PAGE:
This was a wonderful Christmas present from my husband -he knows how much I loved my Black Country home where I was born and how much I love poetry.'Black Country 'is the most amazing collection of poetry I have read in a long time.These poems make me weep because I realize how little I appreciated what a rich culture and lovely people I left behind when I was 18 years old.Liz I honestly believe you could become another female poet Laureate in the future-and thank you for these poems-Jan.
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1 of 1 people found the following review helpful
5.0 out of 5 stars A brilliant new talent in the world of poetry!, 6 Oct. 2014
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This review is from: Black Country (Paperback)
This is an excellent first collection by a very talented young poet. Highly recommended!
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5.0 out of 5 stars Simply Wonderful., 24 Jan. 2015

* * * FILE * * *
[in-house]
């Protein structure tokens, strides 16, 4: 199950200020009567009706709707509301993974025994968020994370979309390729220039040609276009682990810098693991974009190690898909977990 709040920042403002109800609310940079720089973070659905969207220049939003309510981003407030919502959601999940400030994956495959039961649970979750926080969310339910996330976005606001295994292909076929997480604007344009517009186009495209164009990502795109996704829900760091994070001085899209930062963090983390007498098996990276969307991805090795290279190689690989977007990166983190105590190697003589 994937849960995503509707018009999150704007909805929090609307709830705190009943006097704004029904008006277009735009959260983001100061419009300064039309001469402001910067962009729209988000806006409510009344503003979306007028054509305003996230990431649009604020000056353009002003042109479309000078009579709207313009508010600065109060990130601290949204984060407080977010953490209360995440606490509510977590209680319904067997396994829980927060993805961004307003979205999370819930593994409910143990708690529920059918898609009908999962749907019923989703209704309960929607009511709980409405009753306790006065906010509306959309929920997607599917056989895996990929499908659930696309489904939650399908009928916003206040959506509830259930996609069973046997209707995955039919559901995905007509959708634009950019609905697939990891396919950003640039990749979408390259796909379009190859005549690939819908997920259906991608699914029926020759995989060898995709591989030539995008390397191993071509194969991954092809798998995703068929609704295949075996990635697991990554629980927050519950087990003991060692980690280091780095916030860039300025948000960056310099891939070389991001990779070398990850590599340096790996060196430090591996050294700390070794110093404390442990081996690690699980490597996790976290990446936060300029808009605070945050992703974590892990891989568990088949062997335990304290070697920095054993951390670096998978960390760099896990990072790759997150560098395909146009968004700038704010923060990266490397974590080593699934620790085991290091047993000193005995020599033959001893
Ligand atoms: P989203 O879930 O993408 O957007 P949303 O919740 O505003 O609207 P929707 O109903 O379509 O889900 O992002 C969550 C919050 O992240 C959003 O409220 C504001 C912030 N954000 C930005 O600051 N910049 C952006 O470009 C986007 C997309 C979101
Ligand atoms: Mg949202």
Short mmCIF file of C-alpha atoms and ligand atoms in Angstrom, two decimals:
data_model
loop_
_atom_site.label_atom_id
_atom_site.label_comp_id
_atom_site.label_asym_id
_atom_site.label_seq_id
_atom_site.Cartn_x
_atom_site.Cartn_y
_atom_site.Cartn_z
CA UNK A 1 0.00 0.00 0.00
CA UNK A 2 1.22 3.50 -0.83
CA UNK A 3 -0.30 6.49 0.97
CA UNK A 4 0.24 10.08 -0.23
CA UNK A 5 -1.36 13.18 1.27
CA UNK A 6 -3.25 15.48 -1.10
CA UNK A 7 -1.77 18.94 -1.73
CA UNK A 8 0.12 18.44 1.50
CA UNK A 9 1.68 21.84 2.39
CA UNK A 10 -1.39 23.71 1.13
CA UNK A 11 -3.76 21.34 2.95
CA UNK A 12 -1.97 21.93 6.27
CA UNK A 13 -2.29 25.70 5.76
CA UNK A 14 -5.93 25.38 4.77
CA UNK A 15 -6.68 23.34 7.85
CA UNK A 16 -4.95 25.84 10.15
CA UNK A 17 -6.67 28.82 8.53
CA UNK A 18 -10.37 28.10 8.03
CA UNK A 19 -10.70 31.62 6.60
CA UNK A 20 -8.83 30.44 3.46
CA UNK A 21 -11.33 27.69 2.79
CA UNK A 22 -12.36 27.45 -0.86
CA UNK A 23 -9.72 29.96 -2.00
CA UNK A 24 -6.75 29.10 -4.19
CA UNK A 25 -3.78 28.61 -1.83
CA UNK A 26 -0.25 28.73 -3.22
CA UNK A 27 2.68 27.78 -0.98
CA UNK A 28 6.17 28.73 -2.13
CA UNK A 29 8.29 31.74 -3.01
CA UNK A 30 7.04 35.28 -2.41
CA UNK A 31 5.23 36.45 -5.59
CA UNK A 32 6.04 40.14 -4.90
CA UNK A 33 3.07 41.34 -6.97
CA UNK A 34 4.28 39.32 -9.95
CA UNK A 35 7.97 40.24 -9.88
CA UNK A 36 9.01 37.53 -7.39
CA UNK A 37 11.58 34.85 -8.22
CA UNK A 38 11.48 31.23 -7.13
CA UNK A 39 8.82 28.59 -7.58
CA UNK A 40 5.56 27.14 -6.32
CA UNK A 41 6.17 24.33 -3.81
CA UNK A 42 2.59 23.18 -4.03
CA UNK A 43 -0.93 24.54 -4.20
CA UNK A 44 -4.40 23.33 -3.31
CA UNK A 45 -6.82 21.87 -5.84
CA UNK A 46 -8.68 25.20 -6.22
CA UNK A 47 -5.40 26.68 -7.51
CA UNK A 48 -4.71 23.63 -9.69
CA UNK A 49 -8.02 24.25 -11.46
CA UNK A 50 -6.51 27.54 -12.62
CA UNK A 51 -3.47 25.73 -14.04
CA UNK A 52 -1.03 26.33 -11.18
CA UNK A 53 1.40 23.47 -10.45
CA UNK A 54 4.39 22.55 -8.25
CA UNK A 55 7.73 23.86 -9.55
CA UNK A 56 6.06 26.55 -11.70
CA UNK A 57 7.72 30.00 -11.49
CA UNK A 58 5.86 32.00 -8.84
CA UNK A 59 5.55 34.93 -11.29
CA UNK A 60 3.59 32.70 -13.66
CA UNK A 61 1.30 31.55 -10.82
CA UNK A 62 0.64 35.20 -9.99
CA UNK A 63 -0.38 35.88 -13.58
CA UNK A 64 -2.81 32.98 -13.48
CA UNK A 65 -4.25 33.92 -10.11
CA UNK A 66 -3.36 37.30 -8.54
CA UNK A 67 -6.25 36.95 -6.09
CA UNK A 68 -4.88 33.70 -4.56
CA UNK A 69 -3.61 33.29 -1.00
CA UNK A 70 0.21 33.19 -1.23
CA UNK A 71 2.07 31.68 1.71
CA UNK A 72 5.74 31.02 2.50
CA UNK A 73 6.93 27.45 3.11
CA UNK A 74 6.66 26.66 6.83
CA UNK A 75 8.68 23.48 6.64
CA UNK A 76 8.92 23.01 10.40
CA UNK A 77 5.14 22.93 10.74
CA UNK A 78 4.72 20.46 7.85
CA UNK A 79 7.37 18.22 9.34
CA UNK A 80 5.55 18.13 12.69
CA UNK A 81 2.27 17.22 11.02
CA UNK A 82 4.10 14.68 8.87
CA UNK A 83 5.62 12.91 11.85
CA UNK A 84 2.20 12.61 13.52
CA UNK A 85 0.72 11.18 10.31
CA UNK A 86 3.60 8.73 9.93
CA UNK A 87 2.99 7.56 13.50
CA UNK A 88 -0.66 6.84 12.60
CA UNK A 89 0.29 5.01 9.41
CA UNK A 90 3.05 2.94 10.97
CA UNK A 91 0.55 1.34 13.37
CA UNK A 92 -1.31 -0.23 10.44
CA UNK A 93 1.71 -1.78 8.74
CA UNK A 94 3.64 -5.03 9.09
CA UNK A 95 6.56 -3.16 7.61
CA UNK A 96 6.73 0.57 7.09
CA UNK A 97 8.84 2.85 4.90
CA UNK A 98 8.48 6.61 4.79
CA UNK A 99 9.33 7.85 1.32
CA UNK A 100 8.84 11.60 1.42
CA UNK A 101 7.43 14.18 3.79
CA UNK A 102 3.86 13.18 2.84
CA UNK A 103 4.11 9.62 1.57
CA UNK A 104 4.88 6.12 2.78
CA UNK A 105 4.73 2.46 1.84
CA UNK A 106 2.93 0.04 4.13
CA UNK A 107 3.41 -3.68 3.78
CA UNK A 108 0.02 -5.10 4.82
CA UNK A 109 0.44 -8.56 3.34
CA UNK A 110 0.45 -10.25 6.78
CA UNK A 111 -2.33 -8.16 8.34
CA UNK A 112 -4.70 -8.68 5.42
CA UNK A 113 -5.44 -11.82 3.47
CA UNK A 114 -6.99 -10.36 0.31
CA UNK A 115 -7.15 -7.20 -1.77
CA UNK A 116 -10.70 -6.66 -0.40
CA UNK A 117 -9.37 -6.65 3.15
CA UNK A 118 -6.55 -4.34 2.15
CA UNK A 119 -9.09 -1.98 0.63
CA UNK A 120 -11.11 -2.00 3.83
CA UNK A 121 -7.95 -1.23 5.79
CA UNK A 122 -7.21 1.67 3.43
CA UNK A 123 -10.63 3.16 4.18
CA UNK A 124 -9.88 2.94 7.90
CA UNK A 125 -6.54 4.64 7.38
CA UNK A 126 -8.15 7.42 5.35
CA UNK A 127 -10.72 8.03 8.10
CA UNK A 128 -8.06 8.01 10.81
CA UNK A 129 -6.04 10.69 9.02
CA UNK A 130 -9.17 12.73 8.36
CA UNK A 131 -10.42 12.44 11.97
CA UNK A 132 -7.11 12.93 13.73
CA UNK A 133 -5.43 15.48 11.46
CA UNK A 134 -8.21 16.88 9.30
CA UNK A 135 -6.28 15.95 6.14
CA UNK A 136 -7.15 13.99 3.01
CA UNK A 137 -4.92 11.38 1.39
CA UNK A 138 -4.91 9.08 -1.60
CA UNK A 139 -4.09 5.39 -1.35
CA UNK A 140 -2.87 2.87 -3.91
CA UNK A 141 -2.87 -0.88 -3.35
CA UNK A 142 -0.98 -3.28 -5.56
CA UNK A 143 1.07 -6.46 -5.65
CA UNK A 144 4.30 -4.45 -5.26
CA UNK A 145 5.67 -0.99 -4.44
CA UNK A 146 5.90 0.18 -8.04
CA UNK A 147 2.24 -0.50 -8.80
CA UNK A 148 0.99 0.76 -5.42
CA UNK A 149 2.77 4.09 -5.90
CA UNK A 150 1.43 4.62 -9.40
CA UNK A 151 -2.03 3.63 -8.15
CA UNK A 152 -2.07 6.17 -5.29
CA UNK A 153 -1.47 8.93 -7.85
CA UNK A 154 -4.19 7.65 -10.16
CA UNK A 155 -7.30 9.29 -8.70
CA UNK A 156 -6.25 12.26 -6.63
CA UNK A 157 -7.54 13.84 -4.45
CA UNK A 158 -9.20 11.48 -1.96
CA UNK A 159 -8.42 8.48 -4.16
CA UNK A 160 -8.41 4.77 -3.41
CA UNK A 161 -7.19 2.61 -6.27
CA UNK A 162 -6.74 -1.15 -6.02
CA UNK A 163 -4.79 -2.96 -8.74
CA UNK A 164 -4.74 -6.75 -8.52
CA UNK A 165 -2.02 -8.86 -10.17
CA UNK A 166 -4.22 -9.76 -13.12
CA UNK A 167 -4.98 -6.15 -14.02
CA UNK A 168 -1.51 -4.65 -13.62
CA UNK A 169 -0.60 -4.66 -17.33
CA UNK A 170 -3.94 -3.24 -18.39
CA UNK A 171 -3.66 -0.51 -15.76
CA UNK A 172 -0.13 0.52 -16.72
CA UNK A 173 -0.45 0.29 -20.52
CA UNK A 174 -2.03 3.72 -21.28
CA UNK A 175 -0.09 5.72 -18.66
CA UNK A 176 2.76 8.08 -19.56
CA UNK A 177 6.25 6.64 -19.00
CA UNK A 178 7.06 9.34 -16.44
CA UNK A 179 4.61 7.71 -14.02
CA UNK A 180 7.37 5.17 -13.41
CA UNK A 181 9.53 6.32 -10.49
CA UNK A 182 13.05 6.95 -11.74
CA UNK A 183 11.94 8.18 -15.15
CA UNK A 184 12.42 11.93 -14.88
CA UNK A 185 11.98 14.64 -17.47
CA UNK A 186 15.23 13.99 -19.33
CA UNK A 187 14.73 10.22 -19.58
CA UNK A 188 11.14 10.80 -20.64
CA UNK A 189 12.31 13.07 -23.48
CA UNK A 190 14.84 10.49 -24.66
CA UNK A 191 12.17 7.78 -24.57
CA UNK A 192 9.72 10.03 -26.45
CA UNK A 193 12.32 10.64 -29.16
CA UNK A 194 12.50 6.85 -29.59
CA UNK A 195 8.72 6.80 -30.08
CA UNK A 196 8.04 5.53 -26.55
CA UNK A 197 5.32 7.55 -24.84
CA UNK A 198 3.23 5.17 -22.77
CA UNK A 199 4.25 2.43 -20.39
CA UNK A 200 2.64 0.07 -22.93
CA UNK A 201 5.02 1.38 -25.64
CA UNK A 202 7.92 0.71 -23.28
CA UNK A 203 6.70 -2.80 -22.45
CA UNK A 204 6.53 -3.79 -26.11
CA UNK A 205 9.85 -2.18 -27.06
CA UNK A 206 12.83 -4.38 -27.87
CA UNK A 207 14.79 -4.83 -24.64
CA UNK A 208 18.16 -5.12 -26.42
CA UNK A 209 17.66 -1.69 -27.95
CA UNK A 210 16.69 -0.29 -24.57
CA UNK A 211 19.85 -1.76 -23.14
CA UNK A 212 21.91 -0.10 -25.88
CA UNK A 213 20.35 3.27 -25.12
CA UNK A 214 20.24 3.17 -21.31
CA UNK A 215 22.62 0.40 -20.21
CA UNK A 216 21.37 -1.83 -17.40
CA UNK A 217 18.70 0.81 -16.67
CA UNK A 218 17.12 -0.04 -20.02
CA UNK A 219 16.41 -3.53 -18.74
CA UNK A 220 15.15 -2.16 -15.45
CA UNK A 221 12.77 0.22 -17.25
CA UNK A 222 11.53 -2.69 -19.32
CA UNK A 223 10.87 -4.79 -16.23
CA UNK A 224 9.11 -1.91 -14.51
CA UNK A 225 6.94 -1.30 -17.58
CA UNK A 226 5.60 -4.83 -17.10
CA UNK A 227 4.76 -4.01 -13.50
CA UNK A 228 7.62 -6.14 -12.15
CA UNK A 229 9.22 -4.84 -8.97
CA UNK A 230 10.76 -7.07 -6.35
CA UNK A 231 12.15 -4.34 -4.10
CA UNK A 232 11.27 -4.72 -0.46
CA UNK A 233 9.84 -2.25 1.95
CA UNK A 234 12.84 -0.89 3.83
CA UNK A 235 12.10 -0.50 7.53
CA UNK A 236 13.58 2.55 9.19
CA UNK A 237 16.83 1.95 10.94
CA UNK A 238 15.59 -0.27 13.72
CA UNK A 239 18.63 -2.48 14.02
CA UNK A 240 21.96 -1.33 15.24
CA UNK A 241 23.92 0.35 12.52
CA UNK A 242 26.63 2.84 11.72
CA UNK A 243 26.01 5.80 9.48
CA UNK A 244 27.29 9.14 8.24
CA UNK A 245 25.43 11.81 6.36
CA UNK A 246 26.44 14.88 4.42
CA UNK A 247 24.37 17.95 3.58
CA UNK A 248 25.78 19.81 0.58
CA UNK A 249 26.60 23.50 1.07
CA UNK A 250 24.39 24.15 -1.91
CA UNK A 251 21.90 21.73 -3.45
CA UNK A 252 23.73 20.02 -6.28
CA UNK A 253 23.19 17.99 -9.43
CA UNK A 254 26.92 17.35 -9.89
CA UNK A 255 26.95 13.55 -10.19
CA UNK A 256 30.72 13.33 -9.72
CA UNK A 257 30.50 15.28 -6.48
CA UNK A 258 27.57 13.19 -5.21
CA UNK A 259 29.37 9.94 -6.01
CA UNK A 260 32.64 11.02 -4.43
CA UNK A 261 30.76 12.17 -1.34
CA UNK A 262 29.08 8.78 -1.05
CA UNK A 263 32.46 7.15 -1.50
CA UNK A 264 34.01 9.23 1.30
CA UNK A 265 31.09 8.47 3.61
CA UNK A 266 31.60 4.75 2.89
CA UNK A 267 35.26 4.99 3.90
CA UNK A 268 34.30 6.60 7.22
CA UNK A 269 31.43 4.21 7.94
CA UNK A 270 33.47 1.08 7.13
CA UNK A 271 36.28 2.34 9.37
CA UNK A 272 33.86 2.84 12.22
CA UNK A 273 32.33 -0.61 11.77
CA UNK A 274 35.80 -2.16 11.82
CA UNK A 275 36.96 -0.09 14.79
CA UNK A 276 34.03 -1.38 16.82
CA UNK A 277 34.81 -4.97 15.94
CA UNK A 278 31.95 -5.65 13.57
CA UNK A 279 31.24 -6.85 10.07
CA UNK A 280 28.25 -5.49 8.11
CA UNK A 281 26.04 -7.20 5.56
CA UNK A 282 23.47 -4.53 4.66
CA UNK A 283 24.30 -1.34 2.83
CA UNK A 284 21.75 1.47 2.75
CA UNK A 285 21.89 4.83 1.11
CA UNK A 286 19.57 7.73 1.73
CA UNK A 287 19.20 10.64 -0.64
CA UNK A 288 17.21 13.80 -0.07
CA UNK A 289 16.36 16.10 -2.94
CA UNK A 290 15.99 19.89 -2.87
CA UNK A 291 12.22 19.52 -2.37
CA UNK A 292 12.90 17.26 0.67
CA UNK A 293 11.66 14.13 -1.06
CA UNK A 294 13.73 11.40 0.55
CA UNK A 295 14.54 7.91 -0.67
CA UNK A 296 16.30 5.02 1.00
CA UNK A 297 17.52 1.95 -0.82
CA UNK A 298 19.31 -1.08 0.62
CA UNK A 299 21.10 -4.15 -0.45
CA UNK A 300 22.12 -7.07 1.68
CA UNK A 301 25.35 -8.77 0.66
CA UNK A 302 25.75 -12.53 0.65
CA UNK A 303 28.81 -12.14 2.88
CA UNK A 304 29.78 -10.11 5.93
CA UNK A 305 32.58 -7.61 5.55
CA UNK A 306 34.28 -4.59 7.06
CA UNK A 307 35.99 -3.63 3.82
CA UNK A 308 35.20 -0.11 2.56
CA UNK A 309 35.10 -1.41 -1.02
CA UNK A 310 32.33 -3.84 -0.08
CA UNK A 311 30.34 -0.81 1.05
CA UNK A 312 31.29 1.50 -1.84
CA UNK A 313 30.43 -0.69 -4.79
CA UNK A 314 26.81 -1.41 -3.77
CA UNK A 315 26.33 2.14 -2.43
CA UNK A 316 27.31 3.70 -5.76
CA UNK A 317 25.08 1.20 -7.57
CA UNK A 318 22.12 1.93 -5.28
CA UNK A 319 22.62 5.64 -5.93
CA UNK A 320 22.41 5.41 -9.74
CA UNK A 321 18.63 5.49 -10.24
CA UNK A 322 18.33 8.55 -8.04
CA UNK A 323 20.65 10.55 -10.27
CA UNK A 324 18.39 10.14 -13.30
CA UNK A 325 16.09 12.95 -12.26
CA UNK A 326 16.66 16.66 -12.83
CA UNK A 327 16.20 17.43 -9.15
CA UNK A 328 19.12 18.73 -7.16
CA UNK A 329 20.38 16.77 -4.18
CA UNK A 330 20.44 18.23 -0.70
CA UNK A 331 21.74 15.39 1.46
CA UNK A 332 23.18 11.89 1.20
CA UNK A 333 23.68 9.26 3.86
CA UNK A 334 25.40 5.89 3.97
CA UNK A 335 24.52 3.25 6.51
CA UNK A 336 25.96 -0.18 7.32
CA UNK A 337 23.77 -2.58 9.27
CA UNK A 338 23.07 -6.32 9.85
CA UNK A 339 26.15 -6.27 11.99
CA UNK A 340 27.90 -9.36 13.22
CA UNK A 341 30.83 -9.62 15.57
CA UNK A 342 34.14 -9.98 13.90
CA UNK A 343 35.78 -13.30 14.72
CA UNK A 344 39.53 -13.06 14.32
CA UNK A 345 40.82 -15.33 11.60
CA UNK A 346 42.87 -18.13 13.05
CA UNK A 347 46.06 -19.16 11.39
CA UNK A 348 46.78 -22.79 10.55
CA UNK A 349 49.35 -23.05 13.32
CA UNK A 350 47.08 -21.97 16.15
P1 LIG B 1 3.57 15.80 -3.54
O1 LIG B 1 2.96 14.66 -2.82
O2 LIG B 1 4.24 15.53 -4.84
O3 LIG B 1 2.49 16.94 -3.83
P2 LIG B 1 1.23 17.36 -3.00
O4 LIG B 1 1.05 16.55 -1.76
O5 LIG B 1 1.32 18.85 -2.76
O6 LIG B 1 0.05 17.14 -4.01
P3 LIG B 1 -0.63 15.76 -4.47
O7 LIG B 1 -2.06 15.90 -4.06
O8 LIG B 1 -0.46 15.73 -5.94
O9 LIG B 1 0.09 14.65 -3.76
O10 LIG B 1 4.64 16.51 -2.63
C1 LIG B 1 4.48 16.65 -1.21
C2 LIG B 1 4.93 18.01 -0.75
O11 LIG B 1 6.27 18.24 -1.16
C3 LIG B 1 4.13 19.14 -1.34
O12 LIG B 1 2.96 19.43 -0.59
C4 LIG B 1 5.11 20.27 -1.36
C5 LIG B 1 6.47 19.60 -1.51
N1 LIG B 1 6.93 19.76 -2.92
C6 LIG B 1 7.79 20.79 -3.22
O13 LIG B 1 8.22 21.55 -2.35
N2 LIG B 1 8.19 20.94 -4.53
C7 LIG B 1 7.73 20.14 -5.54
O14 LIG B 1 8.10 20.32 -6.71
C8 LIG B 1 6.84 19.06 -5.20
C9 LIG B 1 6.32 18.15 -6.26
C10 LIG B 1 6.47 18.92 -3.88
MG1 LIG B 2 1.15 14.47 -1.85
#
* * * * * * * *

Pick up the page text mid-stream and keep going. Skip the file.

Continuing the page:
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This review is from: Black Country (Paperback)
I fell in love with Liz Berry's poems from the first reading. I am simply in awe that someone is able to weave words so skilfully and produce the most amazing results. My childhood flashed before me and I smiled at beautiful memories of wonderful people. Thank you Liz.
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5.0 out of 5 stars Heart-Warming, 31 Mar. 2015
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This review is from: Black Country (Paperback)
I bought this little book after hearing Liz Berry on Radio 4, "Poetry Please". I've also watched her in one or two clips on YouTube. Her work is lovely, intelligent and heart-warming, engendering pride in the Black Country and its people (my people!).
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Black Country by Liz Berry